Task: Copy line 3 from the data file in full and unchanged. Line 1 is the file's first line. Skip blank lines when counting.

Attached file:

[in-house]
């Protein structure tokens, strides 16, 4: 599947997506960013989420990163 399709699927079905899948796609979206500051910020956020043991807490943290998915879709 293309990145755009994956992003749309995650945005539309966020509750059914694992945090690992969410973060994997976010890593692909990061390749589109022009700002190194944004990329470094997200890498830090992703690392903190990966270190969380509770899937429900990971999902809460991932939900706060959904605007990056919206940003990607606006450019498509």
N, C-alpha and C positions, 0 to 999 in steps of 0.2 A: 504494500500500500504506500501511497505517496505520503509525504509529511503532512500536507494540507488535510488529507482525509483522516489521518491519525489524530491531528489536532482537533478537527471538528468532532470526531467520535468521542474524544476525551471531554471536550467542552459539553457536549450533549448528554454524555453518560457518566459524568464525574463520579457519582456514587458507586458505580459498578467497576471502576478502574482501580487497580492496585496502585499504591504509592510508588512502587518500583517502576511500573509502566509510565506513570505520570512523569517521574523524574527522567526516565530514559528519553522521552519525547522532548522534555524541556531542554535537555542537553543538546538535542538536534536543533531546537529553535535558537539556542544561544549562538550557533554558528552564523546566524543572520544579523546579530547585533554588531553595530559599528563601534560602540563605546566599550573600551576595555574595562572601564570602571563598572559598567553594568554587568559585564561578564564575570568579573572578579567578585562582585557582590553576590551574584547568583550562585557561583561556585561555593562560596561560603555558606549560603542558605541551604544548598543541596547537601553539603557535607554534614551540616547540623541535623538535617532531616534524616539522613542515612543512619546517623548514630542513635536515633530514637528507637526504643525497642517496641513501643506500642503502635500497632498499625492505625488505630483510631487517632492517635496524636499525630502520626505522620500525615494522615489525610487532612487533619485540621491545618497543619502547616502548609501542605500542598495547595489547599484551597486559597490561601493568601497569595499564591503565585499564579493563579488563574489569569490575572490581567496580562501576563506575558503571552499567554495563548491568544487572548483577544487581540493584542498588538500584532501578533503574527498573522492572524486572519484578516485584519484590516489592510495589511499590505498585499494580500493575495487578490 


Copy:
N, C-alpha and C positions, 0 to 999 in steps of 0.2 A: 504494500500500500504506500501511497505517496505520503509525504509529511503532512500536507494540507488535510488529507482525509483522516489521518491519525489524530491531528489536532482537533478537527471538528468532532470526531467520535468521542474524544476525551471531554471536550467542552459539553457536549450533549448528554454524555453518560457518566459524568464525574463520579457519582456514587458507586458505580459498578467497576471502576478502574482501580487497580492496585496502585499504591504509592510508588512502587518500583517502576511500573509502566509510565506513570505520570512523569517521574523524574527522567526516565530514559528519553522521552519525547522532548522534555524541556531542554535537555542537553543538546538535542538536534536543533531546537529553535535558537539556542544561544549562538550557533554558528552564523546566524543572520544579523546579530547585533554588531553595530559599528563601534560602540563605546566599550573600551576595555574595562572601564570602571563598572559598567553594568554587568559585564561578564564575570568579573572578579567578585562582585557582590553576590551574584547568583550562585557561583561556585561555593562560596561560603555558606549560603542558605541551604544548598543541596547537601553539603557535607554534614551540616547540623541535623538535617532531616534524616539522613542515612543512619546517623548514630542513635536515633530514637528507637526504643525497642517496641513501643506500642503502635500497632498499625492505625488505630483510631487517632492517635496524636499525630502520626505522620500525615494522615489525610487532612487533619485540621491545618497543619502547616502548609501542605500542598495547595489547599484551597486559597490561601493568601497569595499564591503565585499564579493563579488563574489569569490575572490581567496580562501576563506575558503571552499567554495563548491568544487572548483577544487581540493584542498588538500584532501578533503574527498573522492572524486572519484578516485584519484590516489592510495589511499590505498585499494580500493575495487578490 